Interview with Kristin Ross | May ’68: Beyond Artificial Commemorations and Remembrances

Interview by Yavor Tarinski. You can find the interview in Greek here.

κριστιν-ρος-συνέντευξηyyytyyt-1-750x464Kristin Ross gave an interview for Babylonia journal, analyzing the meanings and significances of May ’68. She will be speaker at this year’s B-Fest (25th-26th-27th of May in the Fine Arts School in Athens). Ross is a professor of comparative literature at New York University and author of many books like “May ’68 and Its Afterlives”, “The Emergence of Social Space: Rimbaud and the Paris Commune” and “Communal Luxury: The Political Imaginary of the Paris Commune”. Continue reading “Interview with Kristin Ross | May ’68: Beyond Artificial Commemorations and Remembrances”

Advertisements

Interview with Redneck Revolt: Arms Possession & Social Anti-fascism in U.S.A.

Interview with Redneck Revolt by Yavor Tarinski and Kostas Savvopoulos for Babylonia Journal. You can find the interview in Greek here.

c1543a_3943e4dd26cf4448b680c24cea054c49_mv2

On this year’s B-Fest in Athens we have with us people from the RedneckRevolt movement from the U.S. (25th-26th-27th of May in the Fine Arts School in Athens). Redneck Revolt was founded in 2016 as an anti-racist, anti-fascist network of community defense formations. Continue reading “Interview with Redneck Revolt: Arms Possession & Social Anti-fascism in U.S.A.”

Self-Limitation and Democracy

By Yavor Tarinski

9687368356_6c01d3ea58_b-750x375[F]or the impulse of mere appetite is slavery, while obedience to a self-prescribed law is liberty.

Jean-Jacques Rousseau[1]

The philosopher Cornelius Castoriadis has often been credited with saying that “democracy is the regime of self-limitation.” [2] But since for him the only true democratic form is direct democracy, this claim might seem a bit odd. Direct democracy has come to be conceived by many, including several critics, as a regime that disconnects society from laws and regulations, resulting in its depolitization and degradation. This concept has understandably raised concerns about what would be the outcomes of the more excessive actions of the masses. Continue reading “Self-Limitation and Democracy”

A coffee with Jacques Rancière beneath the Acropolis

Yavor Tarinski, Yannis Ktenas, Alexandros Schismenos, Nikos Ioannou, Nikos Katsiaounis and Ioanna Maravelidi, from the editorial team of Babylonia, in conversation with Jacques Ranciere, during B-Fest 6, 2017.

 ranciere acropolis Continue reading “A coffee with Jacques Rancière beneath the Acropolis”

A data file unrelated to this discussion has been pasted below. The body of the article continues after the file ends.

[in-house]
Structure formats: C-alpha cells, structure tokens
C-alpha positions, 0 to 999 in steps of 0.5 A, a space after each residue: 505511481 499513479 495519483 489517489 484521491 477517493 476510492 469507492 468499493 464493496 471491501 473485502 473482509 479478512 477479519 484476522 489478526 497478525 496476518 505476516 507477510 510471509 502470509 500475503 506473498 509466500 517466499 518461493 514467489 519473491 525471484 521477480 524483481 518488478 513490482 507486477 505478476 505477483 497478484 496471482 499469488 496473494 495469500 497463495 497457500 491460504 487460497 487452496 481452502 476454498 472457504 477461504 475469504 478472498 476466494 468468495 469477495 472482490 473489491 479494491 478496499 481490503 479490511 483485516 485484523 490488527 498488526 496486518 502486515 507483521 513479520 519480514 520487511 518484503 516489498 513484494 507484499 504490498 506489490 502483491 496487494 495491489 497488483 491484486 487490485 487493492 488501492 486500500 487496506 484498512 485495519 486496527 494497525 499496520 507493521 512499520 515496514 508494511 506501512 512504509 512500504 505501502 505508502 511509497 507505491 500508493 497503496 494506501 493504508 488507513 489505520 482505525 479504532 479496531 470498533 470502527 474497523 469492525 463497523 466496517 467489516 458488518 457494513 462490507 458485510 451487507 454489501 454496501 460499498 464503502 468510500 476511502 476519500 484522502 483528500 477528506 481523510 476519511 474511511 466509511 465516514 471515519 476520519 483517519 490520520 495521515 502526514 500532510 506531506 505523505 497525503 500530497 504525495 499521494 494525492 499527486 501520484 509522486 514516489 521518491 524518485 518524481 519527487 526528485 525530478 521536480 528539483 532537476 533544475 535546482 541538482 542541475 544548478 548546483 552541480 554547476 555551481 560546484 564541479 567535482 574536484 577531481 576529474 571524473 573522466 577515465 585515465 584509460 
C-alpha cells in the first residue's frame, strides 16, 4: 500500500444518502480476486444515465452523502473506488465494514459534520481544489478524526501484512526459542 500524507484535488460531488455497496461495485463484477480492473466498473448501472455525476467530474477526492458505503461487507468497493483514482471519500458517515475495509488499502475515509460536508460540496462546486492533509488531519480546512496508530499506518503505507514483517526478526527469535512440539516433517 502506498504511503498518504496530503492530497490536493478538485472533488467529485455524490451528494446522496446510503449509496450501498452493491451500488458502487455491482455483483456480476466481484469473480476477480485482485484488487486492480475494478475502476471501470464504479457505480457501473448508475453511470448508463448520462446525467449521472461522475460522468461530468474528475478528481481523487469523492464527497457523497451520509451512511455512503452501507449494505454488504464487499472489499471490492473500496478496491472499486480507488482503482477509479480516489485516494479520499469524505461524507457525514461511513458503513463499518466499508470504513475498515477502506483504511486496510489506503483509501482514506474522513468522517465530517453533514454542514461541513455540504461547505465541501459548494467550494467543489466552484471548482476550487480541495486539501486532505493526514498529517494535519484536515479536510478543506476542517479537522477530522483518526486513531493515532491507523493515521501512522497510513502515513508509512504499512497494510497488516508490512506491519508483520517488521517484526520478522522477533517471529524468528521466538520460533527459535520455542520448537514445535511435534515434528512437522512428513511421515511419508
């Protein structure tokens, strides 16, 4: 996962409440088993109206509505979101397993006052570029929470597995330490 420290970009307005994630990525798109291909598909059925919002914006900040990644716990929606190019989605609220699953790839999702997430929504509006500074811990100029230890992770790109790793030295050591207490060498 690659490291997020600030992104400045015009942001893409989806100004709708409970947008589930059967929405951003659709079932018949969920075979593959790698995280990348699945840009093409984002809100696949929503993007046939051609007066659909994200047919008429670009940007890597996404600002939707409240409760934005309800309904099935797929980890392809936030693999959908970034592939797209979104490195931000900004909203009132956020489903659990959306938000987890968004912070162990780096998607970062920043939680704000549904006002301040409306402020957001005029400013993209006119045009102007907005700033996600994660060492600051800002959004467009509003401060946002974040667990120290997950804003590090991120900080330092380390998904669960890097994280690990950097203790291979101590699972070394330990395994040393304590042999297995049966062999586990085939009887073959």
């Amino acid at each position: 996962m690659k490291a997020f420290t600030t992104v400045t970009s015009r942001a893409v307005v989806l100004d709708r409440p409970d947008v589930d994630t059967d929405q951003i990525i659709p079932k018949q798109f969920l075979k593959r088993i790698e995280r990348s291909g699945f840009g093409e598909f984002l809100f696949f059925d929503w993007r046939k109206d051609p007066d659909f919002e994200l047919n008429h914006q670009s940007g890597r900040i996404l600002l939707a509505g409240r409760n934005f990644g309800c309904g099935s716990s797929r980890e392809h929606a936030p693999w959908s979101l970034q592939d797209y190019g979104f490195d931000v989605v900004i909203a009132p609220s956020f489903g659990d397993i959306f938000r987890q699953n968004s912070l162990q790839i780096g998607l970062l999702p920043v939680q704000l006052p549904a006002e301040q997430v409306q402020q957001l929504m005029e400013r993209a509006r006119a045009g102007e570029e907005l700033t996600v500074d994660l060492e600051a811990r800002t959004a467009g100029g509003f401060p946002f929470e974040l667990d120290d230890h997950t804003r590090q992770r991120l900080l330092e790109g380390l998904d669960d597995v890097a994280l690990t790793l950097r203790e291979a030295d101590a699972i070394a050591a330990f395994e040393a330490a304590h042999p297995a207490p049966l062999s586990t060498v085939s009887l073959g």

Political Parties: Obstacle to Democracy

By Yavor Tarinski

Neverending RaceIf understood to the letter, a Democracy must be a stateless society. Power belongs to the people insofar as the people exercise it themselves
Giovanni Sartori [1]

The contemporary political model, vulgarly named democracy, is undergoing deep crisis, which can be attributed to many of its systemic features and the political parties are among the main reasons for it. The Party, once encompassing massive social support and powerful movements, has become today synonymous with dishonesty, greed for power and corruption. Many have embarked on journey to recreate it in different ways that strive at mimicking the grassroots, decentralized character of contemporary social movements and the internet. Continue reading “Political Parties: Obstacle to Democracy”

Overcoming the State by Reinventing the Polis

By Yavor Tarinski

*The present text was delivered as a speech in a panel, entitled “Overcoming the State”, part of the 3rd Antiauthoritarian Festival in Ioannina, Greece (June, 2017).

city right[T]he rhetoric of Thatcher and of Reagan has changed nothing of importance (the change in formal ownership of a few large enterprises does not essentially alter their relation to the State), . . . the bureaucratic structure of the large firm remains intact [and] half of the national product transits the public sector in one way or another (State, local governmental organizations, Social Security); . . . between half and two-thirds of the price of goods and services entering into the final national expenditure are in one way or another fixed, regulated, controlled, or influenced by State policy, and . . . the situation is irreversible (ten years of Thatcher and Reagan made no essential changes therein).[1]

Cornelius Castoriadis Continue reading “Overcoming the State by Reinventing the Polis”

Climate Change and the Need for a New Paradigm

By Yavor Tarinski

World_Climate_Refugee_Camp_in_HannoverDespite many international meetings, dealing with every subject from biodiversity to climate change, the national political elites have found it impossible to come to meaningful agreements to deal with the environmental crisis. […] There is no avoiding imagining new and different scenarios than the status quo. Surely another world is possible.
– Dimitrios Roussopoulos[1] Continue reading “Climate Change and the Need for a New Paradigm”

Politicizing Ecology – Beyond Technocracy and Constant Growth

27black-superJumboBy Yavor Tarinski

For some decades now the human civilization has embarked on a journey to rapidly extract whatever resource it can from the planet as to maintain its current predominant doctrine — unlimited economic growth. There are, as one could imagine, dire consequences resulting from this activity that places in danger our very future. Despite the dangers that are going together with the growth doctrine, we are being told to blindly direct our hopes towards “science” as the ultimate crisis resolver, to clean up the mess left from extreme extractivism. Continue reading “Politicizing Ecology – Beyond Technocracy and Constant Growth”